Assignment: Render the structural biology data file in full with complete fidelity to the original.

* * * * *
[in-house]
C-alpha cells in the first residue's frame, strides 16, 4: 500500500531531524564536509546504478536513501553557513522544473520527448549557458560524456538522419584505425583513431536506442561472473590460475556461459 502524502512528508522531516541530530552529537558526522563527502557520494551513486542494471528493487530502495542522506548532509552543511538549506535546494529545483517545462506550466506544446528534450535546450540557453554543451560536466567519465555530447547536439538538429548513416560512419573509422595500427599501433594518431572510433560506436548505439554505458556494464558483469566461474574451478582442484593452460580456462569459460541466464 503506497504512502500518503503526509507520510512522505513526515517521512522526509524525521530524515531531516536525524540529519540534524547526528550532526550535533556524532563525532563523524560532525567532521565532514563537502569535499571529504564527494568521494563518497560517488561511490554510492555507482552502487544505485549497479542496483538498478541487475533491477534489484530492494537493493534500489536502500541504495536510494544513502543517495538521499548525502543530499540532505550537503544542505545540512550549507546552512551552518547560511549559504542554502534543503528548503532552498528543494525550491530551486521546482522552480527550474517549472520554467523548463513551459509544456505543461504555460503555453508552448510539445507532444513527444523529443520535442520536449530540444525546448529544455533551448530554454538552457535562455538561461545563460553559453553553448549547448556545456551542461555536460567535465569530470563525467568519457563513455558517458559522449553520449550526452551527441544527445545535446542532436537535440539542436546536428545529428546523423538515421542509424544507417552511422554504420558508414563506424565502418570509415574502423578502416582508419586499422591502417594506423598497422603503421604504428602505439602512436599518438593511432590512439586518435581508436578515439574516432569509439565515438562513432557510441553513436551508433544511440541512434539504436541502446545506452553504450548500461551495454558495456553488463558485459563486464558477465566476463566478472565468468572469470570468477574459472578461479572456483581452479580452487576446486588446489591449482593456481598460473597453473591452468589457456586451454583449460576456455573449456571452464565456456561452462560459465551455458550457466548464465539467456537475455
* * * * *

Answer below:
[in-house]
C-alpha cells in the first residue's frame, strides 16, 4: 500500500531531524564536509546504478536513501553557513522544473520527448549557458560524456538522419584505425583513431536506442561472473590460475556461459 502524502512528508522531516541530530552529537558526522563527502557520494551513486542494471528493487530502495542522506548532509552543511538549506535546494529545483517545462506550466506544446528534450535546450540557453554543451560536466567519465555530447547536439538538429548513416560512419573509422595500427599501433594518431572510433560506436548505439554505458556494464558483469566461474574451478582442484593452460580456462569459460541466464 503506497504512502500518503503526509507520510512522505513526515517521512522526509524525521530524515531531516536525524540529519540534524547526528550532526550535533556524532563525532563523524560532525567532521565532514563537502569535499571529504564527494568521494563518497560517488561511490554510492555507482552502487544505485549497479542496483538498478541487475533491477534489484530492494537493493534500489536502500541504495536510494544513502543517495538521499548525502543530499540532505550537503544542505545540512550549507546552512551552518547560511549559504542554502534543503528548503532552498528543494525550491530551486521546482522552480527550474517549472520554467523548463513551459509544456505543461504555460503555453508552448510539445507532444513527444523529443520535442520536449530540444525546448529544455533551448530554454538552457535562455538561461545563460553559453553553448549547448556545456551542461555536460567535465569530470563525467568519457563513455558517458559522449553520449550526452551527441544527445545535446542532436537535440539542436546536428545529428546523423538515421542509424544507417552511422554504420558508414563506424565502418570509415574502423578502416582508419586499422591502417594506423598497422603503421604504428602505439602512436599518438593511432590512439586518435581508436578515439574516432569509439565515438562513432557510441553513436551508433544511440541512434539504436541502446545506452553504450548500461551495454558495456553488463558485459563486464558477465566476463566478472565468468572469470570468477574459472578461479572456483581452479580452487576446486588446489591449482593456481598460473597453473591452468589457456586451454583449460576456455573449456571452464565456456561452462560459465551455458550457466548464465539467456537475455